Shiller Says There Are No Genius Investors in the Long Run

While some investing approaches can work for long periods of time, over the long run, “without deep expertise, it makes little sense to veer much from a simple market portfolio—one that seeks to match the overall performance of the market, and not beat it.” This according to Yale professor Robert Shiller in a recent New York Times article.

Using the example of Warren Buffett’s investing prowess, Shiller underscores that investors who have attempted to mirror his strategy don’t “understand exactly how he makes his decisions, they don’t have his edge,” and, he adds, “must come to the party late and have frequently bid up prices as they compete against one another to buy the assets in his portfolio.” He also provides research study data that shows how the success of many investment strategies diminishes significantly once these strategies are made public.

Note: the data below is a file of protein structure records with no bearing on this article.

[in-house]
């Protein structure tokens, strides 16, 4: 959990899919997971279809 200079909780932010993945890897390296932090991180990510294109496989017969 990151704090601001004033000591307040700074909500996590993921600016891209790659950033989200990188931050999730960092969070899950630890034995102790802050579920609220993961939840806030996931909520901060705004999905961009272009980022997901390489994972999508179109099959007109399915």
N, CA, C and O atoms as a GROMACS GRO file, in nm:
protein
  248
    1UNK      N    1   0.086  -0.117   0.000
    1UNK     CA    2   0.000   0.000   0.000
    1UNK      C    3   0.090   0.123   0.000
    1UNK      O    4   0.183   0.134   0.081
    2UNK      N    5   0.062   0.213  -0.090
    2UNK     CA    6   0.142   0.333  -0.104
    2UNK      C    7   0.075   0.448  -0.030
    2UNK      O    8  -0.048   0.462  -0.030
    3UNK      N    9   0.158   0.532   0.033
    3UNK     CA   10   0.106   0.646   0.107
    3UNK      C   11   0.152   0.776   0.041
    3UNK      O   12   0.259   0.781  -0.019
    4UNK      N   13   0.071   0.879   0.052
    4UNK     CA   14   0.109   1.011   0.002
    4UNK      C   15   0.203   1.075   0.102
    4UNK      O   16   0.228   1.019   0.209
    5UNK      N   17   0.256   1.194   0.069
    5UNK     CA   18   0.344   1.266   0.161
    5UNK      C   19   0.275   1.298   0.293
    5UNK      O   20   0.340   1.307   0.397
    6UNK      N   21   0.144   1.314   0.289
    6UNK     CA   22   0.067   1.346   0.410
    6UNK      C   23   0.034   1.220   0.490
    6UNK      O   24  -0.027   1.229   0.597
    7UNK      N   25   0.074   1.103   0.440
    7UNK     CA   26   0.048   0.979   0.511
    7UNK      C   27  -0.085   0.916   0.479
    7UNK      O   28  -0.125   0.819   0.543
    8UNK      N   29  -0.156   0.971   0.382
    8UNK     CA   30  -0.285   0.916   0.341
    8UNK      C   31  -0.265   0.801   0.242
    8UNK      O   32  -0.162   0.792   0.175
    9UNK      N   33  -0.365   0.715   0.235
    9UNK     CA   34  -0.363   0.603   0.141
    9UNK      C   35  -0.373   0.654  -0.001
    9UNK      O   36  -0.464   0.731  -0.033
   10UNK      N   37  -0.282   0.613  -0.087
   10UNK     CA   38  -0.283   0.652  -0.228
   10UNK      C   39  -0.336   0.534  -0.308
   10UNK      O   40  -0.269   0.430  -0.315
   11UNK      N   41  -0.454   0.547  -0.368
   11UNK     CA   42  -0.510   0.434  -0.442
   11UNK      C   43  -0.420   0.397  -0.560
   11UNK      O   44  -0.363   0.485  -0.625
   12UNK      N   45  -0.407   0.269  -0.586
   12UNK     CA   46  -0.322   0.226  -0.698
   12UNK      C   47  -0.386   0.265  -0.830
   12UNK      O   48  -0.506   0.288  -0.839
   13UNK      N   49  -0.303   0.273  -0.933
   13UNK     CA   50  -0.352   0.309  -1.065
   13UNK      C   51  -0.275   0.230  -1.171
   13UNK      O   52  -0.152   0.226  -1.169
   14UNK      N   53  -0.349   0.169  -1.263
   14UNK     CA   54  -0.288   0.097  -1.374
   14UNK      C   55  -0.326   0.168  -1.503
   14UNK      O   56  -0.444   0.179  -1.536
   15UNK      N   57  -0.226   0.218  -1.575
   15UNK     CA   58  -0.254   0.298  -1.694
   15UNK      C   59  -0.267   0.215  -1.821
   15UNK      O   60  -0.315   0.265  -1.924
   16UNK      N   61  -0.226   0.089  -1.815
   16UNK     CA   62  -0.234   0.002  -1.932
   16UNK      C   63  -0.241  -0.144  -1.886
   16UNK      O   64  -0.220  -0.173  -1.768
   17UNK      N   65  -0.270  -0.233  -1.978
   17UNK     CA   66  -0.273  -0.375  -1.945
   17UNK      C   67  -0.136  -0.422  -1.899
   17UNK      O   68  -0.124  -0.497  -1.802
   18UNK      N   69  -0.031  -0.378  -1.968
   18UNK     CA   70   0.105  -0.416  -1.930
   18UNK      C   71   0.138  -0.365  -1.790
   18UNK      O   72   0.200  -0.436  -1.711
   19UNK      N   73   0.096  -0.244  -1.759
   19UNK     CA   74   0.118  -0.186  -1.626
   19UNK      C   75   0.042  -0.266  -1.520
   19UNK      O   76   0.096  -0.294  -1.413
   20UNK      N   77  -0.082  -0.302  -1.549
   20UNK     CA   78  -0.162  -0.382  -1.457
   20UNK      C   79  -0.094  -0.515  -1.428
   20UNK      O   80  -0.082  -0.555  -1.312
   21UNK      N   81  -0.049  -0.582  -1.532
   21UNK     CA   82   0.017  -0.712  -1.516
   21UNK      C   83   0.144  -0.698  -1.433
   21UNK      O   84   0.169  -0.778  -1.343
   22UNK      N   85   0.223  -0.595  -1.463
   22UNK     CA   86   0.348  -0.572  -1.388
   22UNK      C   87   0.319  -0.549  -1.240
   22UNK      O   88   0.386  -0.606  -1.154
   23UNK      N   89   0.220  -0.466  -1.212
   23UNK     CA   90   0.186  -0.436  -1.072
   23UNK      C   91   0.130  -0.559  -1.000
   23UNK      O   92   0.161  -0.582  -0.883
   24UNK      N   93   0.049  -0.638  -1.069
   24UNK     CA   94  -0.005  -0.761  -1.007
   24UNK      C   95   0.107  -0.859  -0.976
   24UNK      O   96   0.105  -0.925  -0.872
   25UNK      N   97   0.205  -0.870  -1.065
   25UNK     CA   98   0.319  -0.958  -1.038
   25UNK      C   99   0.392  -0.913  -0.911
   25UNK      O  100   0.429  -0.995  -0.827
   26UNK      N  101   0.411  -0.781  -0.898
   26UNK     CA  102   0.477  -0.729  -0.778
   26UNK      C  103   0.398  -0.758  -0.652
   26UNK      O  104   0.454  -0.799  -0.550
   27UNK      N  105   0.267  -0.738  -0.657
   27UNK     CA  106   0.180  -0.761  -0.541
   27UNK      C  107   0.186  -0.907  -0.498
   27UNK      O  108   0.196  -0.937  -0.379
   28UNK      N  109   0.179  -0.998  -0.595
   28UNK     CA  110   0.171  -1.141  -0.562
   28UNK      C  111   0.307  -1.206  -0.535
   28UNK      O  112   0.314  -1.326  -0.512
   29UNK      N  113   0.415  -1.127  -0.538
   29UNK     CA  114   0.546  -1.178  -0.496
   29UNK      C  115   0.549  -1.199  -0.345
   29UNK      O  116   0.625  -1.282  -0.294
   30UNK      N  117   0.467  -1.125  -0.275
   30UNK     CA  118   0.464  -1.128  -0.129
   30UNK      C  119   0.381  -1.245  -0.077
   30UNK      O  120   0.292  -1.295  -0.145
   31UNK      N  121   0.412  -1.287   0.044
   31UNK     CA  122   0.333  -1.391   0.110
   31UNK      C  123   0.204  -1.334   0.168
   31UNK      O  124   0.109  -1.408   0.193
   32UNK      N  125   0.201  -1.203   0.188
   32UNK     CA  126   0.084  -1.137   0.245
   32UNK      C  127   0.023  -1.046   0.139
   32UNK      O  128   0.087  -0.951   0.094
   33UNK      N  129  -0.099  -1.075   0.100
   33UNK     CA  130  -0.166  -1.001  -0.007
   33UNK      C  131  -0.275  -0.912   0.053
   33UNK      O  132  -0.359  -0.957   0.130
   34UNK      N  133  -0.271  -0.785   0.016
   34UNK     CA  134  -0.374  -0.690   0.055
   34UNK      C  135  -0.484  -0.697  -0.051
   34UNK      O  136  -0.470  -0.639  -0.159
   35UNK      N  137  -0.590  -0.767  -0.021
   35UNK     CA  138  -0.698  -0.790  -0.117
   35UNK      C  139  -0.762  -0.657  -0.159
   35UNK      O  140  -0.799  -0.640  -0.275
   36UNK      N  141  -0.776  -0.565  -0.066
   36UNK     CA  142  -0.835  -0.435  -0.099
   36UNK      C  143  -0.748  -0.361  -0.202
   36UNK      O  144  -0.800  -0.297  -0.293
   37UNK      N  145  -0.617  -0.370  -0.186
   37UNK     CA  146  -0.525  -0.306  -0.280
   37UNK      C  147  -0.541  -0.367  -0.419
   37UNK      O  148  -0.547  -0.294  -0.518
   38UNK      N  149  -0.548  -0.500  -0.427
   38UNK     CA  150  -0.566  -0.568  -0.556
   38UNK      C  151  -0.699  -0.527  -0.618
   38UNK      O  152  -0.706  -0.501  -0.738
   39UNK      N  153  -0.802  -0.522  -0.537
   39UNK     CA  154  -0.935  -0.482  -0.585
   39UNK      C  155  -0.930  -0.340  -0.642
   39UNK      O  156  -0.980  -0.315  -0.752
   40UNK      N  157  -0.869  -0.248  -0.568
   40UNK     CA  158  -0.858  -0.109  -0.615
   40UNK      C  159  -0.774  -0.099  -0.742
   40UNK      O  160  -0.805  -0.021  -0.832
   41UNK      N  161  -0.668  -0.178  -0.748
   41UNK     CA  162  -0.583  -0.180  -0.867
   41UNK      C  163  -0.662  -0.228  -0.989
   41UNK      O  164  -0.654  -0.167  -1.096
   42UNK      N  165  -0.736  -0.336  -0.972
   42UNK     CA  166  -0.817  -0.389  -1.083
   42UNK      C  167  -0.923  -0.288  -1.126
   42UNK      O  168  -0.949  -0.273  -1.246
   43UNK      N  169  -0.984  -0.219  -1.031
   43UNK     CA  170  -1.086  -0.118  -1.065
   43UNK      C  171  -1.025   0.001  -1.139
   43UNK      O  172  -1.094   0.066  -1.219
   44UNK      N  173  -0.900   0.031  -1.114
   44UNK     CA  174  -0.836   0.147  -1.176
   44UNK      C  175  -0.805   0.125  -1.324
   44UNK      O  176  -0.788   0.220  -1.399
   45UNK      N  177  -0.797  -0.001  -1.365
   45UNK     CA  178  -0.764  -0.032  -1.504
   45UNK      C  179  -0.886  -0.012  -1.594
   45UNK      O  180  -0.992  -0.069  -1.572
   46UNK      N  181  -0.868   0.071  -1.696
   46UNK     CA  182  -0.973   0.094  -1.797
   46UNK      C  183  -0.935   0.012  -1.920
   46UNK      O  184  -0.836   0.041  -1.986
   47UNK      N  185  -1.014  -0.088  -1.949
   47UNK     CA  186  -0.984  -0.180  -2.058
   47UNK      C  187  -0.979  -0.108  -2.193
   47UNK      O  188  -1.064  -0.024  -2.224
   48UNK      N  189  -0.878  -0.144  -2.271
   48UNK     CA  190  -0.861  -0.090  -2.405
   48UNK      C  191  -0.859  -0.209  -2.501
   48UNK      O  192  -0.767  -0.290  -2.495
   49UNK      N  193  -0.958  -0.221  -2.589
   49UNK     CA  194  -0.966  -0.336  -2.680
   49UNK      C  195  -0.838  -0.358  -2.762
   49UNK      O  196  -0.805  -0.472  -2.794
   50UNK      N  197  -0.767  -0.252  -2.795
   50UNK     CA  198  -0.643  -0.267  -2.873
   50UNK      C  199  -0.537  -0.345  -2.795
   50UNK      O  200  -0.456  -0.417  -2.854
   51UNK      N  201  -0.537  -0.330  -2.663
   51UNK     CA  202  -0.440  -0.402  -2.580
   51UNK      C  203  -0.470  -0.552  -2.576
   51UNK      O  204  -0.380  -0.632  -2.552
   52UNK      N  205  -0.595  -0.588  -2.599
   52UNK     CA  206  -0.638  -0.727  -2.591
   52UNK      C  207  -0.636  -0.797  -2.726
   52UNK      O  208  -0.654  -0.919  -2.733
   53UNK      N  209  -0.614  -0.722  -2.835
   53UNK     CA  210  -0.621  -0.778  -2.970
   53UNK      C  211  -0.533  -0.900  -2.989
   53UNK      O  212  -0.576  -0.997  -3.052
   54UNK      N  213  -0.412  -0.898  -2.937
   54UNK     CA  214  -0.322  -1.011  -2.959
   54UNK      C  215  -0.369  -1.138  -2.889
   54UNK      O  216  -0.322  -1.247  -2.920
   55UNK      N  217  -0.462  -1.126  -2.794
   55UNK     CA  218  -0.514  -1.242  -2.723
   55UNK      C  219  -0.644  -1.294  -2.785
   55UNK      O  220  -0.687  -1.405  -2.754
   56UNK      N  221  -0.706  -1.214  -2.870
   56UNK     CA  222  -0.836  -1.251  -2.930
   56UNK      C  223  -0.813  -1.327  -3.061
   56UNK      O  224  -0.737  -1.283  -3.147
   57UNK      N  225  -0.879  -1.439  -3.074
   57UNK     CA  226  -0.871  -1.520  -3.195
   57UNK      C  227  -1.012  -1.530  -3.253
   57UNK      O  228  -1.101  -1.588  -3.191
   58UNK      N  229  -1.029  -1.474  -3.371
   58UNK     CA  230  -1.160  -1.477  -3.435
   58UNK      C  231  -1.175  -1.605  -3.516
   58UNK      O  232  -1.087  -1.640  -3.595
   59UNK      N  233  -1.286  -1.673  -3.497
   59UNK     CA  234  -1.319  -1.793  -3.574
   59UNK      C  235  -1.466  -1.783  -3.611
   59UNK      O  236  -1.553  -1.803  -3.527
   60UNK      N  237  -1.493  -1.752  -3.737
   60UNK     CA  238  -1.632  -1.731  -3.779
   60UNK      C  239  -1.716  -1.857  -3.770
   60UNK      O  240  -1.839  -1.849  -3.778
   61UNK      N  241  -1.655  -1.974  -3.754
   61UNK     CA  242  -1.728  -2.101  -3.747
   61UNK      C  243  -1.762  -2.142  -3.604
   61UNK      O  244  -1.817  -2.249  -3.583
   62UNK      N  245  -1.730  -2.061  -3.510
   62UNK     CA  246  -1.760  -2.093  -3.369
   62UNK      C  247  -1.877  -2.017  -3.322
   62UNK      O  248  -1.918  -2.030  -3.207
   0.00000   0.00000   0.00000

Shiller concludes that investors should avoid blindly following strategies of so-called expert investors. “We need to exercise our intuitive judgement as well as rely on the wisdom of smart, well-informed people to decide whether to continue to rely on statistical indicators and investment strategies that seemed to work in the past.”